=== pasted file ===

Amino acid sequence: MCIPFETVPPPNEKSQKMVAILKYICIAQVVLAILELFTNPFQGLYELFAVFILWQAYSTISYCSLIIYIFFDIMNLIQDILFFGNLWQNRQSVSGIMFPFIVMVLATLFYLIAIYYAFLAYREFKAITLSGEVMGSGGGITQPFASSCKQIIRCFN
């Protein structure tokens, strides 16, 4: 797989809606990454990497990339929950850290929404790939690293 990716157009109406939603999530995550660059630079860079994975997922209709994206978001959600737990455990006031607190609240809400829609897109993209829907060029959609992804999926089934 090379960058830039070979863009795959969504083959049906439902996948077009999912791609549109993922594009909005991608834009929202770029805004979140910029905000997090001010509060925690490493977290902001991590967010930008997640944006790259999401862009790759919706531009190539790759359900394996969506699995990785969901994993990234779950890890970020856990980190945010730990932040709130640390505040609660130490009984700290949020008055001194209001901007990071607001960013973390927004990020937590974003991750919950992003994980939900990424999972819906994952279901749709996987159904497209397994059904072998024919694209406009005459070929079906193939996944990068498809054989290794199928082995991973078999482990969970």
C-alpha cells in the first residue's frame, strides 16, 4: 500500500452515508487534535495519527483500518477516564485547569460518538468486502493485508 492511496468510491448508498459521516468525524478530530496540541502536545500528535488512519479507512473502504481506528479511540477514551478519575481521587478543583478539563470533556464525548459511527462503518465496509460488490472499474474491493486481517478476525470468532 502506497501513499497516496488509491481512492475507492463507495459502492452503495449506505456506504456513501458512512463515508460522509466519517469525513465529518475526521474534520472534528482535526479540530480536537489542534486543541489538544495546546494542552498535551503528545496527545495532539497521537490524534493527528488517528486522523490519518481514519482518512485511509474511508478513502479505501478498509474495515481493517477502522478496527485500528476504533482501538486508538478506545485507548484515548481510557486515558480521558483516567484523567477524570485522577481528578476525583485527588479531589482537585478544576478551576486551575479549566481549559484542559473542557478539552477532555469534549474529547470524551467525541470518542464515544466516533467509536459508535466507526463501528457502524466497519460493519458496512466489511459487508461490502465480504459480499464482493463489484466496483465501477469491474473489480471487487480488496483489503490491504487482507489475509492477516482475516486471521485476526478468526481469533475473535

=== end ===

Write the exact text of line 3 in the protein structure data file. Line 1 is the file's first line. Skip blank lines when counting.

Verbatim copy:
C-alpha cells in the first residue's frame, strides 16, 4: 500500500452515508487534535495519527483500518477516564485547569460518538468486502493485508 492511496468510491448508498459521516468525524478530530496540541502536545500528535488512519479507512473502504481506528479511540477514551478519575481521587478543583478539563470533556464525548459511527462503518465496509460488490472499474474491493486481517478476525470468532 502506497501513499497516496488509491481512492475507492463507495459502492452503495449506505456506504456513501458512512463515508460522509466519517469525513465529518475526521474534520472534528482535526479540530480536537489542534486543541489538544495546546494542552498535551503528545496527545495532539497521537490524534493527528488517528486522523490519518481514519482518512485511509474511508478513502479505501478498509474495515481493517477502522478496527485500528476504533482501538486508538478506545485507548484515548481510557486515558480521558483516567484523567477524570485522577481528578476525583485527588479531589482537585478544576478551576486551575479549566481549559484542559473542557478539552477532555469534549474529547470524551467525541470518542464515544466516533467509536459508535466507526463501528457502524466497519460493519458496512466489511459487508461490502465480504459480499464482493463489484466496483465501477469491474473489480471487487480488496483489503490491504487482507489475509492477516482475516486471521485476526478468526481469533475473535